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K-5th Grade
5th-7th Grade
Dear Marianne:
My husband and I have 2 daughters ages 3 and 5. They have so many toys and it's hard for me to get rid of them because so many of them are from family and friends but it's overwhelming! I think they have too many toys-do you have any suggestions of how many toys a kid plays with in a day and how many do they really need? I don't remember having so many toys as a child-just a few favorites. Then it's hard to get them to clean up b/c I think it
overwhelms them. What do you think?
Phil and Angie, Blue Springs, MO, parents of Marlee 5 and Jaimee 3


Q&A Corner

Dear Marianne:

What can I do to buy toys for my 3 year old niece and 8 and 9 year old nephews that I do not see often or know very well?

Aunt Ava from Woodland Hills, CA


Kids remember what was given to them and from who. No one wants to be the aunt who buys the boring toys. Any gift for a child should be chosen based on age, current skills and/ or special needs and overall interest. If possible, talk to the parents of the child to gather this information. Then sift through this information to personalize a selection.

Many people ask me if age means "chronological age" (actual age) or emotional age. For children with special needs this may not be the same, but it is most important to make sure the age is chosen appropriately for safety reasons. Toys with small parts should be avoided for infants and toddlers, no matter what.

If you choose a toy that requires certain skills to play with it (hula hoop, pogo stick, bicycle, ice skates) be sure to know ahead of time if the child has learned those skills. If not, s/he may get frustrated. Because you are not near, you cannot encourage practice or play with them. Be considerate to mom and dad and don't automatically expect they will assume the role.

However, if you know the child has interest in perfecting a skill and mom and dad agrees, then choosing a toy that a child may need to practice, may be a good choice. TIP: To know if a skill toy is appropriate for a child's current skill set, then the toy should challenge a child.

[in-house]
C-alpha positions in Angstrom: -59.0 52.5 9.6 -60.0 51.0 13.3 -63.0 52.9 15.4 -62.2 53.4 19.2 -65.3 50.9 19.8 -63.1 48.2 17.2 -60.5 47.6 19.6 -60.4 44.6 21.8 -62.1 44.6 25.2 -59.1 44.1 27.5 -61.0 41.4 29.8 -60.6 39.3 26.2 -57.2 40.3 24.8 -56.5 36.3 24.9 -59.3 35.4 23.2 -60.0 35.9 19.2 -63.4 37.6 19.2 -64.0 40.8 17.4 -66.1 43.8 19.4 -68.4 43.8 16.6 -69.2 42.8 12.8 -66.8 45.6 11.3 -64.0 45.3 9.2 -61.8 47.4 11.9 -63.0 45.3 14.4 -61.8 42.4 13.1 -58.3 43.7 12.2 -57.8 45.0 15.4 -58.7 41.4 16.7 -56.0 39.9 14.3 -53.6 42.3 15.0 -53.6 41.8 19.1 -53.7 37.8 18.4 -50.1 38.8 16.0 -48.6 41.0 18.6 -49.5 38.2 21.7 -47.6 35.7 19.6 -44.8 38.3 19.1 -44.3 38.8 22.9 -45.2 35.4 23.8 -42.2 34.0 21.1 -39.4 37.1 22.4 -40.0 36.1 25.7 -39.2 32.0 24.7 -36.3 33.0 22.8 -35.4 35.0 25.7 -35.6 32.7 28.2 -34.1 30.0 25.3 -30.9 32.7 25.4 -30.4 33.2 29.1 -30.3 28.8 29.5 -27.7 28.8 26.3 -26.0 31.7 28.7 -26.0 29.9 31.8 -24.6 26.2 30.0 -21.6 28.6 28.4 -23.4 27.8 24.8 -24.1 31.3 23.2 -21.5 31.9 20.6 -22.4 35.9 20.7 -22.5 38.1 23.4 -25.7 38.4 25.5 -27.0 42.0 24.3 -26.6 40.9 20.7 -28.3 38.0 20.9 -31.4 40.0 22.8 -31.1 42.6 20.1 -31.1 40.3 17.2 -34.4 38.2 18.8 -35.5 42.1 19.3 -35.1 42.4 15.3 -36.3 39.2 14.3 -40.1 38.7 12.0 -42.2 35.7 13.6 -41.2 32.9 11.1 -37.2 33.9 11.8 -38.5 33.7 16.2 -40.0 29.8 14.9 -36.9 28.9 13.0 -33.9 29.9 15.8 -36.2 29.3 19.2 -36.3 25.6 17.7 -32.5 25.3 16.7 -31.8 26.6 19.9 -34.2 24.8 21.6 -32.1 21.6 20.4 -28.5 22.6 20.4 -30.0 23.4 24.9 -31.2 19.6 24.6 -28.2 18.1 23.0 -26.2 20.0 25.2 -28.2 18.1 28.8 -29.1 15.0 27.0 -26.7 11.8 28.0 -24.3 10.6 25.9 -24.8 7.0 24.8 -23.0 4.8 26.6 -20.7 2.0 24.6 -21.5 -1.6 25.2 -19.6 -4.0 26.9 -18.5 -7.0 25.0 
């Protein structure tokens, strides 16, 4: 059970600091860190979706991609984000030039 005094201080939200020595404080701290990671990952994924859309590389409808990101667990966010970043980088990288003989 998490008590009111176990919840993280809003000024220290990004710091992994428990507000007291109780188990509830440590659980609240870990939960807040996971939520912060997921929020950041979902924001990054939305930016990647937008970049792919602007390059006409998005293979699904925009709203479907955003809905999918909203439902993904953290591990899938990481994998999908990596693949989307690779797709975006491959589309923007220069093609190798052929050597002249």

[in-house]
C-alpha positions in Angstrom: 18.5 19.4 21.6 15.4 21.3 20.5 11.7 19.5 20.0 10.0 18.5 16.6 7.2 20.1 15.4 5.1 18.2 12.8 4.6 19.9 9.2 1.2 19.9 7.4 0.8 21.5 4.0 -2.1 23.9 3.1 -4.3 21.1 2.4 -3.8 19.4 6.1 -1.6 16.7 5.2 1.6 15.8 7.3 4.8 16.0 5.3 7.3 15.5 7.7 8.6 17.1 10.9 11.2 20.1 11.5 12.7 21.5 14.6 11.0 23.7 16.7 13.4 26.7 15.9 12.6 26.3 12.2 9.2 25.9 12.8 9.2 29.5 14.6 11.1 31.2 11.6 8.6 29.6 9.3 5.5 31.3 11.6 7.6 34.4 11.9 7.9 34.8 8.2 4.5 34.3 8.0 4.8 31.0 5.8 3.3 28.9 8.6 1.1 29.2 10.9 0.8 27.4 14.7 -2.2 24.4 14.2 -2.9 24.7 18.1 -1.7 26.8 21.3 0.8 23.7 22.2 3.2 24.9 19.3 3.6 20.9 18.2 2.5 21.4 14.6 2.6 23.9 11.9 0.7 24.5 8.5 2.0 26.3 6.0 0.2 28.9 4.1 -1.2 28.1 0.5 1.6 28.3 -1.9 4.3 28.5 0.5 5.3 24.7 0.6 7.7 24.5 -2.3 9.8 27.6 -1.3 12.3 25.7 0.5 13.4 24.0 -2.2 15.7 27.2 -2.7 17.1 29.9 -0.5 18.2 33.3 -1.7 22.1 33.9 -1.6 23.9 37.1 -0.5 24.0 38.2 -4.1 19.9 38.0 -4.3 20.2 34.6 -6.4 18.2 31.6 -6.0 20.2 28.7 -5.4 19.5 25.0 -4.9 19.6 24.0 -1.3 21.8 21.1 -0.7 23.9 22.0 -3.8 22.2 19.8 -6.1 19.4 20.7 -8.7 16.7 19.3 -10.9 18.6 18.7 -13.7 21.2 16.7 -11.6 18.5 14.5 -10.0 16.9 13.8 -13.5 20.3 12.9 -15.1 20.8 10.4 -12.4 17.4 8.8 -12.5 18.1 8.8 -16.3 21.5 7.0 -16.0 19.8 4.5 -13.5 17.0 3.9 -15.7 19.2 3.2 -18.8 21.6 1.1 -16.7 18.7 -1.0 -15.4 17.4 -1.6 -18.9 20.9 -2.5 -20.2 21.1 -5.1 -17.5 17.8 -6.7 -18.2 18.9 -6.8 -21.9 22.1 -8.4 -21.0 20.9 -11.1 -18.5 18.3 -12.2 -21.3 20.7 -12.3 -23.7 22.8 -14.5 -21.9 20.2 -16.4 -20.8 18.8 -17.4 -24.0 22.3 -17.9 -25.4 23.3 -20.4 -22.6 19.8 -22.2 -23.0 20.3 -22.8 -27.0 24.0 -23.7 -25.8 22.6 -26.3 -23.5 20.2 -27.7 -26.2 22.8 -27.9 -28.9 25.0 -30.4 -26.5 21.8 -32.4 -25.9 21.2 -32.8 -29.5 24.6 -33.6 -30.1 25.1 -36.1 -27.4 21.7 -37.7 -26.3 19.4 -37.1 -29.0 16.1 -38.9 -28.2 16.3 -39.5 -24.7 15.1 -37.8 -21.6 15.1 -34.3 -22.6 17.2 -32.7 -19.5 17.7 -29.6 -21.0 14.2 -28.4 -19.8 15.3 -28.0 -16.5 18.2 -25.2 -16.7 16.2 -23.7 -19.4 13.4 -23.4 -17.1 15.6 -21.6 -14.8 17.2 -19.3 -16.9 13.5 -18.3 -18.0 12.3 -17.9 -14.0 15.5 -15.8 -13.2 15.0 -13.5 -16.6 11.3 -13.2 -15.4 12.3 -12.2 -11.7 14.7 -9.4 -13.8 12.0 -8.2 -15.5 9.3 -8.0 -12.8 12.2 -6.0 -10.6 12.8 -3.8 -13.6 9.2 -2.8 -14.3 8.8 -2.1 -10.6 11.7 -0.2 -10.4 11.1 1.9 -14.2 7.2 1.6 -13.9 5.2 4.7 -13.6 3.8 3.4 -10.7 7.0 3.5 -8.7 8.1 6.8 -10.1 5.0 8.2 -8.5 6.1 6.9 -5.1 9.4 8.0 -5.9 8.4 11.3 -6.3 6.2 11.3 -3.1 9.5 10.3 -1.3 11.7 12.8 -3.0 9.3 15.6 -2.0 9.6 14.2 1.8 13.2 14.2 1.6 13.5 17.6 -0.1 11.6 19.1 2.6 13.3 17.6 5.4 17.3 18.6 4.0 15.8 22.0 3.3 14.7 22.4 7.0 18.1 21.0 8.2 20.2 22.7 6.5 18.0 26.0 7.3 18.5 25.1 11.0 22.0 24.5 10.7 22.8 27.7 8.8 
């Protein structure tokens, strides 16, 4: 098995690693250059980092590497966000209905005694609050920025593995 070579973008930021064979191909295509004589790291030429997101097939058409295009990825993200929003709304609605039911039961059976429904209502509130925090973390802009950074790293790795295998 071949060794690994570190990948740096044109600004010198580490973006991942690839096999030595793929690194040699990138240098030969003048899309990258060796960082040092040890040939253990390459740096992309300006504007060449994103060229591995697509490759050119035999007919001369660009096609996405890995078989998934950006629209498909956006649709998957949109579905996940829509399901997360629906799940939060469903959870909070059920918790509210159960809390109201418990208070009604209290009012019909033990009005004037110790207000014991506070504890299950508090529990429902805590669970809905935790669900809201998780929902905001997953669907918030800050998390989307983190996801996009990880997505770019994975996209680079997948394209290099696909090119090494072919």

If a child receives a toy that is too easy to play with (puzzles with non-challenging pieces, board games that are too easy to win)
s/he will become easily bored and most likely will not play with the toy often.

Always check with mom and dad concerning toys for children with special needs. Depending on what the need is, keep in mind that the idea is to purchase a toy that a child will have fun playing with. For children with speech or language delay, toys with sounds that stimulate cause and effect are a great choice. For kids with a low-attention span, choose board games that involve movement or constant changes.

Preschool-school age children may have a special interest: trains, hobbies, a doll collection.... find out what they have missing in their collection from mom and dad and choose something that will be an accessory to the interest. If your nephews are interested in science-based activity sets, perhaps choose a craft to make a volcano or dig dinosaur bones. If your niece is interested in trains, choose one that that will fit on her track.

Choose toys that have a high "fun" value (remote control cars, water toys) The more play value it has, the more times your niece and nephew will think about you when they play with it. Steer away from the trendy toys that may shift to the bottom of the toybox.

Most importantly, when wrapping the gift, add a clever and personalized note. Since you are not able to spend time with them, at least you can have a special communication they will look forward to receiving each year.

How To...

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